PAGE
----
This blog is mainly a rambling kind of diary of the transition from smallholderwannabe to smallholder.

Tuesday, August 31, 2010

Today is the last day of freedom for ages. Back to school tomorrow on 1 September. I feel slightly hard done by as we didn't quite get 6 weeks. The fact that we got slightly over 6 weeks last year is absolutely nothing to do with this year's feelings :)

We spent today not doing all the jobs we should have been doing and might well regret this later but the sun was shining so we went to the allotment. A friend called in this morning and we went to her house so my husband could fix something on her computer, stayed for a quick lunch and then all went to the allotment together. Her plot is just down the path from ours. It was a lovely afternoon and much more fun than the post-woodworm jobs that I had planned. We lifted one root of potatoes to see what was there and were amazed. The usual question of 'how many potatoes do you want for dinner?' is going to have to be reshaped into 'how many dinners do you want from this potato?' They are HUGE. I do hope they taste as good as they look.

One of the older plotholders told us today that this summer has been an exceptionally good one for potatoes. This gentleman is on the committee and asked if they could take a bowlful of plums from our tree as they looked so good that they want to use them as the plums representing the site at the annual show in this area. I am swelling with pride as I type. Other people have often been asked for produce to represent the site but this is the first time in 10 years that we have been asked for anything. Tonight I am going to stew some more of said plums to go in the freezer for winter puds. I do love them! My friend filled a carrierbag full to bursting and there are loads still to pick. We can't honestly take any credit whatsoever for the delights of these plums. A squirrel (probably) dropped a plum stone in our garden and one day we realised that we had a little plum tree growing and moved it to the allotment since our garden gets no sunshine and is totally overhung with the neighbours' trees. We put it in a nice spot and have done nothing to it since - and it has rewarded us with beautiful plums.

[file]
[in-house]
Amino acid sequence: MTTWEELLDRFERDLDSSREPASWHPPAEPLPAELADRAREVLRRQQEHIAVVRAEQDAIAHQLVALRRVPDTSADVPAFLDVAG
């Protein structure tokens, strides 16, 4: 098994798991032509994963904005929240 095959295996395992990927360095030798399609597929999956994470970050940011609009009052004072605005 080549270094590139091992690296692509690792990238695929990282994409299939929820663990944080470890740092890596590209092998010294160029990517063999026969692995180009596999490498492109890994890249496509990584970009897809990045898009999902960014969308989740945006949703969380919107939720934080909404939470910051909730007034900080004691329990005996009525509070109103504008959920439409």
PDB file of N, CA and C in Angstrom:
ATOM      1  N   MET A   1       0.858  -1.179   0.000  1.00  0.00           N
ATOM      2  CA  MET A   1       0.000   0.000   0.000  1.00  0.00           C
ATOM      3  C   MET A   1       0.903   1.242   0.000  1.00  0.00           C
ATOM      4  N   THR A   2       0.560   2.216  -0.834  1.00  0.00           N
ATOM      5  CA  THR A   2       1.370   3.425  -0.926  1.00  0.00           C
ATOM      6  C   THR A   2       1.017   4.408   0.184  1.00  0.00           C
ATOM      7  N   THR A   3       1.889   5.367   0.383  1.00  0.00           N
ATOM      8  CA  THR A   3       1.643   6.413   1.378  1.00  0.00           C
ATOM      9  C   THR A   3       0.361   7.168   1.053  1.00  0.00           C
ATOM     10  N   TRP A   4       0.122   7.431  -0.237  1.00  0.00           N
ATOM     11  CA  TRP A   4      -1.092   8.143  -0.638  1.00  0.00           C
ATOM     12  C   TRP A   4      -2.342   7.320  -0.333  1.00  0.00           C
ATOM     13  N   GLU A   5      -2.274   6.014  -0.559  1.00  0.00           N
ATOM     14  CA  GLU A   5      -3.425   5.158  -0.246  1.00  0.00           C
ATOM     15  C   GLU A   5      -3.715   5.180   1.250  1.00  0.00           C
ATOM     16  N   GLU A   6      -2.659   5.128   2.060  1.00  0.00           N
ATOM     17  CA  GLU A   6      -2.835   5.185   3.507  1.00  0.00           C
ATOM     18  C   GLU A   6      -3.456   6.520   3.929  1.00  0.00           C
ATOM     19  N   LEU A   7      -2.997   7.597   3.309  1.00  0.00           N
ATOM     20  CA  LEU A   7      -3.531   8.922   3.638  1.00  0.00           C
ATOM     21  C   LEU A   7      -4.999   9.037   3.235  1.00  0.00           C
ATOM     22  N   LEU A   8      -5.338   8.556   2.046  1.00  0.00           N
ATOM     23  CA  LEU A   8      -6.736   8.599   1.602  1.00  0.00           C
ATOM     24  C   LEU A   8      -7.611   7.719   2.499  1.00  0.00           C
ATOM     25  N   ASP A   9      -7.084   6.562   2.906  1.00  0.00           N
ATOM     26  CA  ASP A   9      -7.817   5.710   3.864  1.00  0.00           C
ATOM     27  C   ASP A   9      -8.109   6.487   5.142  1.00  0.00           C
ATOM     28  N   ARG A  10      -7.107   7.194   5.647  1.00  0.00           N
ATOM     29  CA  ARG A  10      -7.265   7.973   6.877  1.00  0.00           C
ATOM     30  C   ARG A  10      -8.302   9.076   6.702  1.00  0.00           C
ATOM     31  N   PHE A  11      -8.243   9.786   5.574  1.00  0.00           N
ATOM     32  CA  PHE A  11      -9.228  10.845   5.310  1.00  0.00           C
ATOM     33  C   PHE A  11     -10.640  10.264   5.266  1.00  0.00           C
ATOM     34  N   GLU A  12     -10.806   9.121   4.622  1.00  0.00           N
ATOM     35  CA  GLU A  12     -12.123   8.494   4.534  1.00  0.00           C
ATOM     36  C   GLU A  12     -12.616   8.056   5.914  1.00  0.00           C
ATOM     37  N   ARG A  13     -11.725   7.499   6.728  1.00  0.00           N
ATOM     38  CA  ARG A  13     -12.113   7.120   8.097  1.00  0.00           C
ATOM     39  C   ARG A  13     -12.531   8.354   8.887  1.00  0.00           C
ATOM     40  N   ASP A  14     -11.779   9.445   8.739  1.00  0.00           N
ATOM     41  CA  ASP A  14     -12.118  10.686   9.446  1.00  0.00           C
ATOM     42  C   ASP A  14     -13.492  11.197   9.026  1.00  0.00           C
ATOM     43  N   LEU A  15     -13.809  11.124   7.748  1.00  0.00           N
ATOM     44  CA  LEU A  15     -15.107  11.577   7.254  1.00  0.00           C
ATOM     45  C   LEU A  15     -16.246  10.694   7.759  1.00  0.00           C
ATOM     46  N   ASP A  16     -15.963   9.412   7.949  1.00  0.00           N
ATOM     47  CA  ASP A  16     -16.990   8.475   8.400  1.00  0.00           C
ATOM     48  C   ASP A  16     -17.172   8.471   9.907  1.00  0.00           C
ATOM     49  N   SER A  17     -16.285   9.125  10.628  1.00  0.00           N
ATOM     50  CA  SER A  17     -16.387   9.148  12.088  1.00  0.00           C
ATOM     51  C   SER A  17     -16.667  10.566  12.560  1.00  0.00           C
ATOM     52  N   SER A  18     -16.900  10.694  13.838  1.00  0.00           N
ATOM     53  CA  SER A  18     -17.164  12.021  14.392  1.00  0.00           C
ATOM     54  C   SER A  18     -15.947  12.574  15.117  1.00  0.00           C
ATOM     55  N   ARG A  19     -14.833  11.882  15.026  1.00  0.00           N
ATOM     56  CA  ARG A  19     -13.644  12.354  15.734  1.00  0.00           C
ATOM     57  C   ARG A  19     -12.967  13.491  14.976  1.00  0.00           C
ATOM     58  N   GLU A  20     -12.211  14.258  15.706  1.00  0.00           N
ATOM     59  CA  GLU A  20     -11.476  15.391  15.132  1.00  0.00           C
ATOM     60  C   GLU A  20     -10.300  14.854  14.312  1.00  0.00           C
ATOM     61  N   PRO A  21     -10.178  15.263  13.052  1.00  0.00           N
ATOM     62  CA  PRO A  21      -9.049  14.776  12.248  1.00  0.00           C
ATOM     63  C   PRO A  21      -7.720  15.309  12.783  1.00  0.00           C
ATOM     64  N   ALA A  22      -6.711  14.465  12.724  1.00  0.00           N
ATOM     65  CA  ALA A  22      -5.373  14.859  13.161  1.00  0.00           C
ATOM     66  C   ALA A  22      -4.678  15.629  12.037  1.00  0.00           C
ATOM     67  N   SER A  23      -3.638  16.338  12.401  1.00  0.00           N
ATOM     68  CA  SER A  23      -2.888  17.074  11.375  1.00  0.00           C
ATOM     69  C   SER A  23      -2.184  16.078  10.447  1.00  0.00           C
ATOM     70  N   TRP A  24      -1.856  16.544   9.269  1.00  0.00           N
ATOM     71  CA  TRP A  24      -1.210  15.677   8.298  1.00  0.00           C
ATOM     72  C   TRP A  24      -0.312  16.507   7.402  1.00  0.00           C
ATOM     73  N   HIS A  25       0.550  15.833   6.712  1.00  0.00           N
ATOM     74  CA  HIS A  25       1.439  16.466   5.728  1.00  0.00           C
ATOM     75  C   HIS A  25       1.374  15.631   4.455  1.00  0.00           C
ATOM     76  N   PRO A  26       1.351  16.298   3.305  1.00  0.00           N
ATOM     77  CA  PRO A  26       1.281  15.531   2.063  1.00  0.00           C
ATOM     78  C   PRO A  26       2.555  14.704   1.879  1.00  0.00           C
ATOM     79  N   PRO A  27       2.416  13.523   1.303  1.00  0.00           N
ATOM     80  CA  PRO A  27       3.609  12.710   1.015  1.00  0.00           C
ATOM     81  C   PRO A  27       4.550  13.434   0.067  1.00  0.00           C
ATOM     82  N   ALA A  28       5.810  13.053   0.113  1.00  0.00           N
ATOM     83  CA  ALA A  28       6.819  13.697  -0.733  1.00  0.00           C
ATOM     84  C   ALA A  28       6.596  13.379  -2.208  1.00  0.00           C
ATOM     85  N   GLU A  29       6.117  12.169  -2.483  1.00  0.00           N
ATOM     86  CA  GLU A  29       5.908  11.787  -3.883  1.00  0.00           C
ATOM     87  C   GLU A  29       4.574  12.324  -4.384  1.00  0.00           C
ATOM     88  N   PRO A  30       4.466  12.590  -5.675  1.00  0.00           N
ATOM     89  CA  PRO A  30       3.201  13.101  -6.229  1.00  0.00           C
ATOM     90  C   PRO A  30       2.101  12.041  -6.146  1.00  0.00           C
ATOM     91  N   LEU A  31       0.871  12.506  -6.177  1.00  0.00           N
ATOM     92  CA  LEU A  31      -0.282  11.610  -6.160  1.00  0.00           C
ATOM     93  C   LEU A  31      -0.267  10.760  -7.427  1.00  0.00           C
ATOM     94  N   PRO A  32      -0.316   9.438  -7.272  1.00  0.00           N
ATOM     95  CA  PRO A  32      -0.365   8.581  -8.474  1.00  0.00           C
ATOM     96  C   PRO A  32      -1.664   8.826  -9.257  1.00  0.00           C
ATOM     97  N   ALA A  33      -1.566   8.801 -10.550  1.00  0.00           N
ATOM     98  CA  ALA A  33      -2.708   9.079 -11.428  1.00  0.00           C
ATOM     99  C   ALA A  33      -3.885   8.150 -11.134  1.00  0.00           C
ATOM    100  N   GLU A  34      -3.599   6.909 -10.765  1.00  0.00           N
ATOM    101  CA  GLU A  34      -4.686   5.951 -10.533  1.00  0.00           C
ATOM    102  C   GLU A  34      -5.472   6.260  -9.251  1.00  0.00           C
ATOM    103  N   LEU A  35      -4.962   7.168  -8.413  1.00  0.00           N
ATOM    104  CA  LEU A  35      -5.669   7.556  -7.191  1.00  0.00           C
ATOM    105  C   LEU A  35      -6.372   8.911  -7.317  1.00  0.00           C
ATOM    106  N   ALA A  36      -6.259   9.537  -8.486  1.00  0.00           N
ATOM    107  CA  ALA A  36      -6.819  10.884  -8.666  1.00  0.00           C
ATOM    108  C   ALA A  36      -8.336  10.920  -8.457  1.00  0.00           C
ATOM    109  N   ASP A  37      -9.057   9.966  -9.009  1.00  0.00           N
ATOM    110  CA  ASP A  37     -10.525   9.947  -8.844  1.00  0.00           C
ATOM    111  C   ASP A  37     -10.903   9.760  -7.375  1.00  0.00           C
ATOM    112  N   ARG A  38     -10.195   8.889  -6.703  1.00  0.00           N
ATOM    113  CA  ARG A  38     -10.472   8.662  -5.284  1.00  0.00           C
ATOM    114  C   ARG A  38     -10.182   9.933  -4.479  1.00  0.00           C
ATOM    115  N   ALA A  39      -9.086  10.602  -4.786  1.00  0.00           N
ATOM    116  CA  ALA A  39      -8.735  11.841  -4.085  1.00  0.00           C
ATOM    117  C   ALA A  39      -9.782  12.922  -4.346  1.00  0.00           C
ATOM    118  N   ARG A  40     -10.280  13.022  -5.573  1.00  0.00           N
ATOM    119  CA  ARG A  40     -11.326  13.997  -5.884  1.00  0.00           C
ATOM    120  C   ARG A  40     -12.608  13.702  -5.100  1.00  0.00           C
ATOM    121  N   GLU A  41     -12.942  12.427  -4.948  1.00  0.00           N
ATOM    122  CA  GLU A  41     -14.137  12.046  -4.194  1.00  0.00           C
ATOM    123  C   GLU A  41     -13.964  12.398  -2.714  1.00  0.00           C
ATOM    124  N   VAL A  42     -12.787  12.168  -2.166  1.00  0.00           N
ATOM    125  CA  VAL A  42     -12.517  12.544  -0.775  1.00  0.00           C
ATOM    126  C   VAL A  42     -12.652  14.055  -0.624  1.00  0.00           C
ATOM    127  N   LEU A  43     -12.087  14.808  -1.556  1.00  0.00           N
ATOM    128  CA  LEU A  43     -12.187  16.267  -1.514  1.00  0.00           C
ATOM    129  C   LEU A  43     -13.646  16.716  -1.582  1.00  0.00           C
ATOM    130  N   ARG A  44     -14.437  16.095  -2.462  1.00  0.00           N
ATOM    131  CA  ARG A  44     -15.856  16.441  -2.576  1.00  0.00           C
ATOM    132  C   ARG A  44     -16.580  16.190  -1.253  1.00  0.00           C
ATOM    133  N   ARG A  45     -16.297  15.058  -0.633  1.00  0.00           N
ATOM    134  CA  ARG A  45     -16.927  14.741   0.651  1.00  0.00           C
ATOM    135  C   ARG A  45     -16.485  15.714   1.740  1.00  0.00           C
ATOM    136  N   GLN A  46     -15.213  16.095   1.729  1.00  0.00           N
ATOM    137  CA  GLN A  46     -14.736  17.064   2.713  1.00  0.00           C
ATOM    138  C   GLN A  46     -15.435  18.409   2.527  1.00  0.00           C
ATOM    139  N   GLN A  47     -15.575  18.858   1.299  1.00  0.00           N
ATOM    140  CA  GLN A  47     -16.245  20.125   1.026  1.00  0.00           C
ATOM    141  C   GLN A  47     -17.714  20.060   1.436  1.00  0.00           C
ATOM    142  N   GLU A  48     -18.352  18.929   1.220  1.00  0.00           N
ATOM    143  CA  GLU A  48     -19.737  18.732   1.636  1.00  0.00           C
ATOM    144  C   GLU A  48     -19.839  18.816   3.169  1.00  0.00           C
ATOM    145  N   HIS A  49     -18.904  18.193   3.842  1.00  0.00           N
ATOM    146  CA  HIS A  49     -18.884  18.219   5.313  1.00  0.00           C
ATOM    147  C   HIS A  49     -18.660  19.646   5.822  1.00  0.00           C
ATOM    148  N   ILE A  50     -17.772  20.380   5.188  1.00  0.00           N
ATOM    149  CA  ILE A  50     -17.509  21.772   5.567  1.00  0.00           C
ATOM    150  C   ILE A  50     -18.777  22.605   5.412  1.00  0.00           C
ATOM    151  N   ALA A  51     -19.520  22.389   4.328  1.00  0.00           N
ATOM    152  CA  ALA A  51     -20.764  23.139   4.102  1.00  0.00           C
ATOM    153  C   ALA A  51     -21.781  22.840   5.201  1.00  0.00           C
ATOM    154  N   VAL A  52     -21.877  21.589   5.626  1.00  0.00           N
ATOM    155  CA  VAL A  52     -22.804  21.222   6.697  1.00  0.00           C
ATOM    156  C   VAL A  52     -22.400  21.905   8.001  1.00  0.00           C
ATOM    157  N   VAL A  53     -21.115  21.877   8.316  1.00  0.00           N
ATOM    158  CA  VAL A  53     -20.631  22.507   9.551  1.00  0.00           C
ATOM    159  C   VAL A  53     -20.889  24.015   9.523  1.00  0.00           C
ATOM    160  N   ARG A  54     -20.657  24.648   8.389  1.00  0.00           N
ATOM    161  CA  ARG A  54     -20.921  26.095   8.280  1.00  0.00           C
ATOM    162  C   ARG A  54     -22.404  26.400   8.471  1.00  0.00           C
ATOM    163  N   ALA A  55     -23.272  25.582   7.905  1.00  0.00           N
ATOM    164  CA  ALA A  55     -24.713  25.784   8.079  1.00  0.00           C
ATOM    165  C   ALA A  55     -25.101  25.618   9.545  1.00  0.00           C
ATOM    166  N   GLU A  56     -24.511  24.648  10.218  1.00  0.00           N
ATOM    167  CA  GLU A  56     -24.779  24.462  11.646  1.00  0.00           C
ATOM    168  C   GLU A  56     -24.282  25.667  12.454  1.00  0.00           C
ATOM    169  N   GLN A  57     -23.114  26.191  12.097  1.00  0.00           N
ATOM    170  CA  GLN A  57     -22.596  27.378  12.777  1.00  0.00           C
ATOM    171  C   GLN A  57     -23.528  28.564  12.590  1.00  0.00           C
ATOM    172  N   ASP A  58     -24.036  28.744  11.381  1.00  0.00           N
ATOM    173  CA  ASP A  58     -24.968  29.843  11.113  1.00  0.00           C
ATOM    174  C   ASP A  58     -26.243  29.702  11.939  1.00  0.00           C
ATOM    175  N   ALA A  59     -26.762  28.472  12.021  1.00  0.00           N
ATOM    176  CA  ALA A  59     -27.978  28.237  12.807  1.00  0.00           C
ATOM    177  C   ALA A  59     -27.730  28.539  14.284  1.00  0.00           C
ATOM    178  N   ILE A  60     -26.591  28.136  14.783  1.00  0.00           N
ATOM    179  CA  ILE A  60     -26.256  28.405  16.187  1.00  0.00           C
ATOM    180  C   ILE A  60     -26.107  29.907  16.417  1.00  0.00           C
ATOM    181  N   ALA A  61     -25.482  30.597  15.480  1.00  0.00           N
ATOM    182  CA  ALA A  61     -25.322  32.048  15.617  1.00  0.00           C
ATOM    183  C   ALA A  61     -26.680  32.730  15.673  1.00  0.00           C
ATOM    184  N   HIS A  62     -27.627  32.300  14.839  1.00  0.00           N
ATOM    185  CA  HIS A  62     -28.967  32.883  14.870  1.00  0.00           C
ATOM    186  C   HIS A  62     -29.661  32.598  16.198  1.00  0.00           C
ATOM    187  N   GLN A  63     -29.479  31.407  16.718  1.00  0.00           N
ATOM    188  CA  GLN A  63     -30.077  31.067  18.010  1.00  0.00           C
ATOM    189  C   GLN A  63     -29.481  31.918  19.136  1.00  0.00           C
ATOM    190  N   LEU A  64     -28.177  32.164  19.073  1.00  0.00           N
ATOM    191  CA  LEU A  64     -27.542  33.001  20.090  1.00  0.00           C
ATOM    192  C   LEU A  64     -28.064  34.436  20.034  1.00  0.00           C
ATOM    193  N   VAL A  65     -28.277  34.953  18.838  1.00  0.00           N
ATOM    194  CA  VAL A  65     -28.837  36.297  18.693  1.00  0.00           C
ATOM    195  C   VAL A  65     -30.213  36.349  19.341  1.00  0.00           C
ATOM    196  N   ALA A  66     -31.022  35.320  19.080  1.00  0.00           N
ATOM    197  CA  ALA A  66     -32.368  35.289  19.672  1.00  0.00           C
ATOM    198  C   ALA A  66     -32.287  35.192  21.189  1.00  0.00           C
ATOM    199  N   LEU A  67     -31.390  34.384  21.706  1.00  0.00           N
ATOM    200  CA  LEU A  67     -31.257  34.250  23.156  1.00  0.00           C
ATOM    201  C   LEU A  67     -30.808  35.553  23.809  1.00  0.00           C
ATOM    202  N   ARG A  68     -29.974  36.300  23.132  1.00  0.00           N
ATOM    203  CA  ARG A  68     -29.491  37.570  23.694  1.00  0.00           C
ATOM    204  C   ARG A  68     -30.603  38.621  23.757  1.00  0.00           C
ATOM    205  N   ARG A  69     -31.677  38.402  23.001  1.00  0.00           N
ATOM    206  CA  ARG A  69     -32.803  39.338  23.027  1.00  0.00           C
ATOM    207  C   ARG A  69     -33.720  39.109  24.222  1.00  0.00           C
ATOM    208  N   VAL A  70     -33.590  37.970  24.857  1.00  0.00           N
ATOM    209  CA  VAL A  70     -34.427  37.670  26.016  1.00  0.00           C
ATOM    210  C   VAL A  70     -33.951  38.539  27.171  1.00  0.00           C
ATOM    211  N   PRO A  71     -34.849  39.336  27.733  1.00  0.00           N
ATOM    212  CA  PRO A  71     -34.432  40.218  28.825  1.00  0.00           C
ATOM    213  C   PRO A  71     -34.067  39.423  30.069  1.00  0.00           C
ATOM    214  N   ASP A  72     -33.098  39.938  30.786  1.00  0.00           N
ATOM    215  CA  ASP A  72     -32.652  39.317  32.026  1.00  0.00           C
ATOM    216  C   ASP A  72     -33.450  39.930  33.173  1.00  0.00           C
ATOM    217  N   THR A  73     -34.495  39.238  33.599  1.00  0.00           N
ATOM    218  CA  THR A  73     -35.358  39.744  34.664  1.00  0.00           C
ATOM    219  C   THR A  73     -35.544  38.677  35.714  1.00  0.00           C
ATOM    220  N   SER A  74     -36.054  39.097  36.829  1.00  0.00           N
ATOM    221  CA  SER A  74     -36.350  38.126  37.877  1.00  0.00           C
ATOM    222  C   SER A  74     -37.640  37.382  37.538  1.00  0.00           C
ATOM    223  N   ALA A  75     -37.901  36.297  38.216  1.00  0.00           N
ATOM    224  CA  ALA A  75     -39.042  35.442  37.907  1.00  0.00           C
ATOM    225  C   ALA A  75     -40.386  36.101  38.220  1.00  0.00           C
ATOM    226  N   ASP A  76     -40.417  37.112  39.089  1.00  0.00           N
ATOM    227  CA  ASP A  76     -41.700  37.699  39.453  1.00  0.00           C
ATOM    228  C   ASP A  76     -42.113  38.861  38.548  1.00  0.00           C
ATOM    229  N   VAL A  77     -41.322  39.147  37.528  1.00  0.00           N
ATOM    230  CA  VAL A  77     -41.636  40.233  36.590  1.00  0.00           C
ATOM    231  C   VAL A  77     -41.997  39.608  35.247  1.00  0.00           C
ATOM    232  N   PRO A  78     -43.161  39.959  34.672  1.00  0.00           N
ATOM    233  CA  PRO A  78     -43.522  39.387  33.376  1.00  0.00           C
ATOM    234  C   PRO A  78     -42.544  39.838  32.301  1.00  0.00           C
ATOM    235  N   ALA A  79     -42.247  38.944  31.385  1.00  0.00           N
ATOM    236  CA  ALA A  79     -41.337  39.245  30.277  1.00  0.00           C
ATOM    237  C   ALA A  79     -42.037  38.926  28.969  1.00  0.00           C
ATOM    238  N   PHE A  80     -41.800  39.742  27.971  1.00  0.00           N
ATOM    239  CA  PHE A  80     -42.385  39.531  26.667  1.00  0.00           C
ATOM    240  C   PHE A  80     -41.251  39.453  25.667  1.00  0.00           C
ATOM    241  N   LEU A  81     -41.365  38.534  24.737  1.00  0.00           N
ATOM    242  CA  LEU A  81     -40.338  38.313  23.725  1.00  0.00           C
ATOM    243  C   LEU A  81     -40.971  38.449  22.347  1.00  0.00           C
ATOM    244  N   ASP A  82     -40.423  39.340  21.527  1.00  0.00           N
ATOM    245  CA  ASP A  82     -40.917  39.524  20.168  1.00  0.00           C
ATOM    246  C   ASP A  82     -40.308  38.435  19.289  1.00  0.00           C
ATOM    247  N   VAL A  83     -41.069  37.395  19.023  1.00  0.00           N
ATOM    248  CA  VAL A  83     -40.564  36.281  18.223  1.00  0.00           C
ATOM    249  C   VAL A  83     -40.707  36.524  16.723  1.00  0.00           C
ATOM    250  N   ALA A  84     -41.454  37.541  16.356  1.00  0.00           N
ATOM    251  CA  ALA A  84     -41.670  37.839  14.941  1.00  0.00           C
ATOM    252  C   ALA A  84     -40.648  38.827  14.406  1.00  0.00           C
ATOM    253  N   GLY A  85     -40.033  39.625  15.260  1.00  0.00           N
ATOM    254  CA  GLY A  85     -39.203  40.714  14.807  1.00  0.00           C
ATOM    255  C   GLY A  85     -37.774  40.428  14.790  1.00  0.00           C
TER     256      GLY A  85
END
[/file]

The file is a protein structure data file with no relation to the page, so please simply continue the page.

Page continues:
Dinner tonight is the second half of a homemade chicken pie from the freezer (made from homegrown chicken) served with fresh homegrown courgettes and homegrown beans and homegrown potatoes with onion (homegrown) gravy. And followed by bought Greek yoghurt with homegrown raspberries. I'm getting hungry just thinking about it!

Sunday, August 29, 2010

I've been given a bag of actual damsons so I am into jamming mode. Anything to take my mind off woodworm! I've made damson jam and then went down to the allotment and tried not to look at the weeds as I picked a bag of plums. They are small purple plums which make a nice jam but without the depth of flavour of a damson. There are loads more on the tree but one bag was enough to pick. I shall stew them, remove the millions of stones and pop them in the freezer in little bags to have in the winter with yoghurt.